“The Commission on Chicago Landmarks has approved a preliminary landmark recommendation for the Jackson Storage and Van Company Warehouse. Originally built as a loft building in the late nineteenth century, the existing building is from a 1927 reconstruction by architects Hall, Bisbee & Rhenisch that added a concrete internal structure, additional height and a completely new and stylish façade.
“Meeting Criterion 1 for its value as an example of city, state, or national heritage, the Jackson Storage and Van Company Warehouse is emblematic of changing social patterns that emerged in America after World War I and increased through the boom years of the 1920s, especially increased mobility of American households, urbanization that resulted in families living in smaller apartments, and increased consumption of household goods, some of which like pianos, furs, and wool rugs that required special storage. To meet the demands for increasing mobility and storage, the Jackson Storage and Van Company was part of the household goods and storage industry that emerged and developed throughout the nation during the twentieth century.
“The building also meets Criterion 4 for its exemplary architecture. The design of the Jackson Storage and Van Company Warehouse is inspired by Venetian Gothic architecture, and specifically that city’s Doge’s Palace. Examples of Venetian Gothic architecture are rare in Chicago and the nation. With its tapestry brick façade and terra cotta ground level arcade, the Jackson Storage and Van Company Warehouse displays a high degree of design and craftsmanship in these traditional materials. The Jackson Storage and Van Company Warehouse is an example of a household storage and moving warehouse, a building type found throughout Chicago characterized by limited fenestration and designs that, when successful, reduce the monolithic character of this build- 23 ing type through ornament and detail.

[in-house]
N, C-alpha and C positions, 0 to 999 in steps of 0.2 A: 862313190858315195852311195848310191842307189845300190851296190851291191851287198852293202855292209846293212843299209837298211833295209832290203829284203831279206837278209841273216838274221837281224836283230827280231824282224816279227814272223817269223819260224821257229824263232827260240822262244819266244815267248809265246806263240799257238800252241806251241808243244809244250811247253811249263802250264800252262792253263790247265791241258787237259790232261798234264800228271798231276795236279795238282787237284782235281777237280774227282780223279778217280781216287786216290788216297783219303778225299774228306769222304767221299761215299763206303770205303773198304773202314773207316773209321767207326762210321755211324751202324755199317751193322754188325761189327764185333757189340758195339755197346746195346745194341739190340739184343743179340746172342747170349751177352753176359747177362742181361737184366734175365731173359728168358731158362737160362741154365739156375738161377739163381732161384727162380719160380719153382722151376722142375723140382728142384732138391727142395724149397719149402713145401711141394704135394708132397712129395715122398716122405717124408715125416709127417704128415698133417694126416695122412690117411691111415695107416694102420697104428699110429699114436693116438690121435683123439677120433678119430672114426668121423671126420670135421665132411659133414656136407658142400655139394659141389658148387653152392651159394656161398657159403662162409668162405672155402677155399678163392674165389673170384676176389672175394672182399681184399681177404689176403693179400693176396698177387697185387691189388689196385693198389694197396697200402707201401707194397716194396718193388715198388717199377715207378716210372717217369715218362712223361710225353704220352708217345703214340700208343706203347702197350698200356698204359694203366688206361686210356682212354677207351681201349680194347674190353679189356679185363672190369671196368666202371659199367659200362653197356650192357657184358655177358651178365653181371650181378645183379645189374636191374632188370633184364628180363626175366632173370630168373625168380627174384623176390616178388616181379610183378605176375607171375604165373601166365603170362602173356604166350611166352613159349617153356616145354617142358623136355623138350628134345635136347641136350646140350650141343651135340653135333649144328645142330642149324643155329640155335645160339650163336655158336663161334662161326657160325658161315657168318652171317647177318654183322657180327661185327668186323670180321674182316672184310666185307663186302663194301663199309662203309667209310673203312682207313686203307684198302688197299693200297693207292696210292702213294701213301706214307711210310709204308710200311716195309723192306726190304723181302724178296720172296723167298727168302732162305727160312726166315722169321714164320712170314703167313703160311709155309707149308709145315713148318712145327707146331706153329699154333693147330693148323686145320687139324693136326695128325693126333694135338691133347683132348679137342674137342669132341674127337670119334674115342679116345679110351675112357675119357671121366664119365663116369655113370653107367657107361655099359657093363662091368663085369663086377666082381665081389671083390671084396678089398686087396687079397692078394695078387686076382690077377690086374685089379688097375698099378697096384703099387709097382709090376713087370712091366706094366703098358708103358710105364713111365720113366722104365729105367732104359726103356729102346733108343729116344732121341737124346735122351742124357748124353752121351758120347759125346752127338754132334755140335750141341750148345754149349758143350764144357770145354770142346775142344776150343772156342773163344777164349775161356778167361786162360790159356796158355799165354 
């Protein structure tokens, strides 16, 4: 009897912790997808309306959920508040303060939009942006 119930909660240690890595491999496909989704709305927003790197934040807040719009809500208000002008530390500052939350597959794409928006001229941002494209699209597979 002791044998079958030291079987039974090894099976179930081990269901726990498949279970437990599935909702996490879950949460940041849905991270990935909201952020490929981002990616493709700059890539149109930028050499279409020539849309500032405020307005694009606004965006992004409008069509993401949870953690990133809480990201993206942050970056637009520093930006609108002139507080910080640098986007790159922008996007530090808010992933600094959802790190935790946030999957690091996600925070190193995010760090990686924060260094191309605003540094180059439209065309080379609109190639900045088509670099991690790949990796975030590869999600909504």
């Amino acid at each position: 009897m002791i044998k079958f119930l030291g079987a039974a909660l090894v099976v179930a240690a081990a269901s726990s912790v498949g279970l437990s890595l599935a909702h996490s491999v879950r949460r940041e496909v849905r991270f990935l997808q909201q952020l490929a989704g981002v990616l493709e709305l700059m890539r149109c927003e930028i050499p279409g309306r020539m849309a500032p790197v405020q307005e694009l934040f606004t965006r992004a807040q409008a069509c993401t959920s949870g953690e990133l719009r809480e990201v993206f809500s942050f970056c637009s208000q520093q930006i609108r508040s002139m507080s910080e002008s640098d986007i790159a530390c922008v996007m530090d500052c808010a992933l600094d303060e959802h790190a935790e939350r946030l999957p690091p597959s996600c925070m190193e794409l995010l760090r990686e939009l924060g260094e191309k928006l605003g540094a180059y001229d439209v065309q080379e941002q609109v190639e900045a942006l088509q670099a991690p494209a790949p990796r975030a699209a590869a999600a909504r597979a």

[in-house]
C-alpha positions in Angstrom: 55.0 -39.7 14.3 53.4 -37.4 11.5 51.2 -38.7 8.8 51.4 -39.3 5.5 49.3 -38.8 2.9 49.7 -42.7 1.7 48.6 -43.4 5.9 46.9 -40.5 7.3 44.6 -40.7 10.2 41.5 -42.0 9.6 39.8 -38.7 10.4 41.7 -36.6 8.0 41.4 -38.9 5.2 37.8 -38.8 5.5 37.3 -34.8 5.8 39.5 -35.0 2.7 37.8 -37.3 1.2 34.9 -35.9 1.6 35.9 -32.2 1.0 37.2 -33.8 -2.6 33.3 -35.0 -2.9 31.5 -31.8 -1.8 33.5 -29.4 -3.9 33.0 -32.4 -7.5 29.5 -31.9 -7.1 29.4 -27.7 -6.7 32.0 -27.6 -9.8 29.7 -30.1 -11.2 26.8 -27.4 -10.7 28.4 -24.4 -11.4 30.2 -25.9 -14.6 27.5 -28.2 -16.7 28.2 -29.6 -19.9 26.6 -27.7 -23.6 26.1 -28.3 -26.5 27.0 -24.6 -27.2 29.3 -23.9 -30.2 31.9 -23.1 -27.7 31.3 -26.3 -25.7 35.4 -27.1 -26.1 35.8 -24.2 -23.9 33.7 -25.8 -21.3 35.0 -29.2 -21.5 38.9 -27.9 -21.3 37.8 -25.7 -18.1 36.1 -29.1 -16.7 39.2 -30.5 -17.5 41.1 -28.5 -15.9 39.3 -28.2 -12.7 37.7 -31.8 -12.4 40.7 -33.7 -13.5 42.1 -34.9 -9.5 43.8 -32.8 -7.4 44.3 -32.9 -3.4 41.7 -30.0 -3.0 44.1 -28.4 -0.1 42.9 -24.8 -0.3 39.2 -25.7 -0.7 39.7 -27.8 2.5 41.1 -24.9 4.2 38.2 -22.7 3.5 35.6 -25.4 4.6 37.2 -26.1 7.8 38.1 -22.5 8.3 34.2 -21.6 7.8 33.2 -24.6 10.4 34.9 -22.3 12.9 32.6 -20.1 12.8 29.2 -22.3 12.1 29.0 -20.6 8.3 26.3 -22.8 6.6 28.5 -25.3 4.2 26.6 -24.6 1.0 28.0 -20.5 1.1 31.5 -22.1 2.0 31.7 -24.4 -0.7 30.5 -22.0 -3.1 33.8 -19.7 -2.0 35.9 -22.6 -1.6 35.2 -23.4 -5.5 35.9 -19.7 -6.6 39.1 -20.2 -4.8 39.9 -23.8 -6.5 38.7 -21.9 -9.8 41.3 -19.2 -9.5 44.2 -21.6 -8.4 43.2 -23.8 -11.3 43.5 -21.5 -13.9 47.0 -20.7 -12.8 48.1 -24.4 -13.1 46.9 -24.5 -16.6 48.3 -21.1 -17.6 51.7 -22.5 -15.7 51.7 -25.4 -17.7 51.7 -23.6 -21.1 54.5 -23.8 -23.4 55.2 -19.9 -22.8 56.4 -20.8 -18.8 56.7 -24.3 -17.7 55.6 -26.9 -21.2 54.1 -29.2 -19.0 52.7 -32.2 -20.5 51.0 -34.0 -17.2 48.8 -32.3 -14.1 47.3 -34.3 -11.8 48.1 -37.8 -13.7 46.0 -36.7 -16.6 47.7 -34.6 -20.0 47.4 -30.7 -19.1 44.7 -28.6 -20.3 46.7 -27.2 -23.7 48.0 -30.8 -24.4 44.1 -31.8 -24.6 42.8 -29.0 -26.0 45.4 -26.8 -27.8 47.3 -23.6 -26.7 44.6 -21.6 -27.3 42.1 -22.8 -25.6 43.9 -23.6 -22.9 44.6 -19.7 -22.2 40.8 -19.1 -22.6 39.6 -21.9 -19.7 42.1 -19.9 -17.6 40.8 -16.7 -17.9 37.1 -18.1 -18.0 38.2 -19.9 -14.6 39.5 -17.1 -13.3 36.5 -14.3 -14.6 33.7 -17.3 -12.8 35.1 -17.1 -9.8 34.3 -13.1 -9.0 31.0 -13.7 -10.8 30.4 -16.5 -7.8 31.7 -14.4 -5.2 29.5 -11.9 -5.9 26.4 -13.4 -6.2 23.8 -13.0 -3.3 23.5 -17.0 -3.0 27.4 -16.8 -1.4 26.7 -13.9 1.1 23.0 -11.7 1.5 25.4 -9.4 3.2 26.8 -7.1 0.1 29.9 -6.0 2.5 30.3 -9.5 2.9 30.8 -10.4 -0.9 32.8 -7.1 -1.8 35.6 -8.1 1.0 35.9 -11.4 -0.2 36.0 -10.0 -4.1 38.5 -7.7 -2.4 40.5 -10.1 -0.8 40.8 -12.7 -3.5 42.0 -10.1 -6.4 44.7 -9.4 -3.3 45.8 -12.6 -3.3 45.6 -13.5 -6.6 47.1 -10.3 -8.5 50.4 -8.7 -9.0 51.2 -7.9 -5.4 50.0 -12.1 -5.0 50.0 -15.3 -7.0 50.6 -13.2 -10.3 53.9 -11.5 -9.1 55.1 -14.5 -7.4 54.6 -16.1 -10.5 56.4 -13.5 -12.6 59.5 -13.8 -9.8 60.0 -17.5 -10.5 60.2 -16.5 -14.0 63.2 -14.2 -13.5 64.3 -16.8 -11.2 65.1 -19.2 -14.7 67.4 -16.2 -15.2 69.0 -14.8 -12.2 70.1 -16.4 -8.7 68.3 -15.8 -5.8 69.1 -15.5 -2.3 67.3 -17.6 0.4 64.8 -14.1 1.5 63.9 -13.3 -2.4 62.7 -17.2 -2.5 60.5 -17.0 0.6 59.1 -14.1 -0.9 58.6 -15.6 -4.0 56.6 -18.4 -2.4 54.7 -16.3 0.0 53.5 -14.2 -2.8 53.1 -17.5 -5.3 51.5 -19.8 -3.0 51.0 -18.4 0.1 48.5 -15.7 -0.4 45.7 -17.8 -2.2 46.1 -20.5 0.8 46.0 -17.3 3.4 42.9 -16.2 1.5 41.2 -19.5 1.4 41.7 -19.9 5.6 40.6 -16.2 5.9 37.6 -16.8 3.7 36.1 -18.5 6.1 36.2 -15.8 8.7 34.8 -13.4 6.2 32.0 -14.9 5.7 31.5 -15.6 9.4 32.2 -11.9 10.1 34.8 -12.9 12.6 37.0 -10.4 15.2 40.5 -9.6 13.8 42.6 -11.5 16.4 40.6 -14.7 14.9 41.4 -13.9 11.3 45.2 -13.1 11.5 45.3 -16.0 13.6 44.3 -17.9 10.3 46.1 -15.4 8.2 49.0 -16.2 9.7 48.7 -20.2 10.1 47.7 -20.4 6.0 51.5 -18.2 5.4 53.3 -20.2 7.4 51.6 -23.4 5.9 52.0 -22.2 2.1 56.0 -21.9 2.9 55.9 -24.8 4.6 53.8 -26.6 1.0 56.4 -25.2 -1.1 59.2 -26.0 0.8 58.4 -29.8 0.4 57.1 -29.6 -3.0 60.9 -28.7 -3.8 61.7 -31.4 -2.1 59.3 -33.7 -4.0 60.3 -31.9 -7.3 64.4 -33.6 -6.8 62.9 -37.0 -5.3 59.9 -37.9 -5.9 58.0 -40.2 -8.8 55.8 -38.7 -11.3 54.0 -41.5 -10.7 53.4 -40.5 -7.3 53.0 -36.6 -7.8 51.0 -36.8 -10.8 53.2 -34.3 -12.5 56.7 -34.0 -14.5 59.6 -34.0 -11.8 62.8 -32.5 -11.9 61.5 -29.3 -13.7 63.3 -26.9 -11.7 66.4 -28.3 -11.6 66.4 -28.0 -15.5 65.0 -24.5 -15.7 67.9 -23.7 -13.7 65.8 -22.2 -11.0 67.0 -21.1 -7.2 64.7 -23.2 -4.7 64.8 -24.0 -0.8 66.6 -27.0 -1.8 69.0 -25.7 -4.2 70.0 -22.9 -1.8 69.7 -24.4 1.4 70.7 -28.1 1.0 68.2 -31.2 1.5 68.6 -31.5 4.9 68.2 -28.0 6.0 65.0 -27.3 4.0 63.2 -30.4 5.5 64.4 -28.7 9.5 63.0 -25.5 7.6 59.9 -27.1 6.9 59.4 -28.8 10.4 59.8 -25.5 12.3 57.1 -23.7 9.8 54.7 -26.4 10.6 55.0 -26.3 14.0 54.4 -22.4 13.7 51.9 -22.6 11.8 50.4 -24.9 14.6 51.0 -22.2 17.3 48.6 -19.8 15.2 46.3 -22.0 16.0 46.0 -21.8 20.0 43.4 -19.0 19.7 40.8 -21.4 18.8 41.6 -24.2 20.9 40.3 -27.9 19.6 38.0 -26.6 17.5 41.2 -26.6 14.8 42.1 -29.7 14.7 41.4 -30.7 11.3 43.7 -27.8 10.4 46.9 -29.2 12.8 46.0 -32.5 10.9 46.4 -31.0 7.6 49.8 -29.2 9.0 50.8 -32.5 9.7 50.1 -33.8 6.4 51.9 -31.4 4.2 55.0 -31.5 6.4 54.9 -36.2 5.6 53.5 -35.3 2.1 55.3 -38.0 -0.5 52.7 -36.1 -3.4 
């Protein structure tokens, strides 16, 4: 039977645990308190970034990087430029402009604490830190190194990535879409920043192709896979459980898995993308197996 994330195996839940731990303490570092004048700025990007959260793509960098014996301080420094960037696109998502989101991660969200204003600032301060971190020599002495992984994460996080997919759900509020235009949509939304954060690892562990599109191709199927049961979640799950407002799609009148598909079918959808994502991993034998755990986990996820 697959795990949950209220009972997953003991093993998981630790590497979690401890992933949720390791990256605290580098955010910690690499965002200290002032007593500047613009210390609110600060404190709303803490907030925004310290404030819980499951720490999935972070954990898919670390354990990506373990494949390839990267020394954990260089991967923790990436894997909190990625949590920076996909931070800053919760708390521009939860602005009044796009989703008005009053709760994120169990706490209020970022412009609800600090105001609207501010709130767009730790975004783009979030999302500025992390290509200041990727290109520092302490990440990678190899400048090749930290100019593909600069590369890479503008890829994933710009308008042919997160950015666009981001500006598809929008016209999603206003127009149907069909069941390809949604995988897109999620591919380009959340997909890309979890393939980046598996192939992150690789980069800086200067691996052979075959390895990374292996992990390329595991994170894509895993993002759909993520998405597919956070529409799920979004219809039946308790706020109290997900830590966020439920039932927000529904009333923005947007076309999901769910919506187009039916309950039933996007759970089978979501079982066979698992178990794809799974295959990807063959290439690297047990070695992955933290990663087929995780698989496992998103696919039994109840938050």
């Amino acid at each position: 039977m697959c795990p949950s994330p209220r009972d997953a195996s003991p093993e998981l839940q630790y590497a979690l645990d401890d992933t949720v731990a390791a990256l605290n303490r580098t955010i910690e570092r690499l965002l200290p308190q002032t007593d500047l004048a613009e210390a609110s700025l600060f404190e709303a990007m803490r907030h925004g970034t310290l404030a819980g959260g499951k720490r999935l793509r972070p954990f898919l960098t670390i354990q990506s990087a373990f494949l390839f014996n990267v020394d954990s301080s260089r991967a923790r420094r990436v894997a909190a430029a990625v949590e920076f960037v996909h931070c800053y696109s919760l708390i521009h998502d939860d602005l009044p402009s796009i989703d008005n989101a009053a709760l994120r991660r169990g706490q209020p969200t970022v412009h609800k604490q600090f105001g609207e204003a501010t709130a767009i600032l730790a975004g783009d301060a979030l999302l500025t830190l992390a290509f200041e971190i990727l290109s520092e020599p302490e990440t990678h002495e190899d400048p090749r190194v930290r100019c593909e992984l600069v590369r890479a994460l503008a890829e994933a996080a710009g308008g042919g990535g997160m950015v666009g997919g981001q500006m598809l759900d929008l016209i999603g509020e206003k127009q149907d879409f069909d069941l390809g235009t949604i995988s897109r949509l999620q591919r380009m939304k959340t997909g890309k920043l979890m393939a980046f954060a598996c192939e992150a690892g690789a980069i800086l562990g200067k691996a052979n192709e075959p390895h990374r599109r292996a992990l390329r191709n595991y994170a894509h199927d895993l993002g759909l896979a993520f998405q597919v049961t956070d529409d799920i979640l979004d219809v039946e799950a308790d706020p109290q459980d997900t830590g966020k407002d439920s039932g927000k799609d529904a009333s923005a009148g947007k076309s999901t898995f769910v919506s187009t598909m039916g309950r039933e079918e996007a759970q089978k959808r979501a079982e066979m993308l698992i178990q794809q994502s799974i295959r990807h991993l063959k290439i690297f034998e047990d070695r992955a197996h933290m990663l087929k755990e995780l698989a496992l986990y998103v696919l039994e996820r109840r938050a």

“Meeting the separate Integrity Criterion, the Jackson Storage and Van Company Warehouse remains in its original location on Cermak Road and its setting on a commercial street serving the residential communities of North and South Lawndale remains little changed since the building was reconstructed to its present form in 1927. The Venetian Gothic design and materials of the building are largely preserved. Changes to the building include replacement of the upper floor windows and the plate-glass storefront windows at the first floor. In addition, steel grates have been added to several windows, though the grates at the windows above the street-level entrances are original and should be preserved. These changes to the building are typical for a building of this vintage and do not sufficiently diminish its integrity.
“Based on its evaluation of Jackson Storage and Van Company Warehouse, the Commission staff recommends that the significant features be identified as all exterior elevations, including rooflines, of the building and the Batchelder tile water fountain in the first-floor office.” (Kugler, Urbanize Chicago, 11/21/23)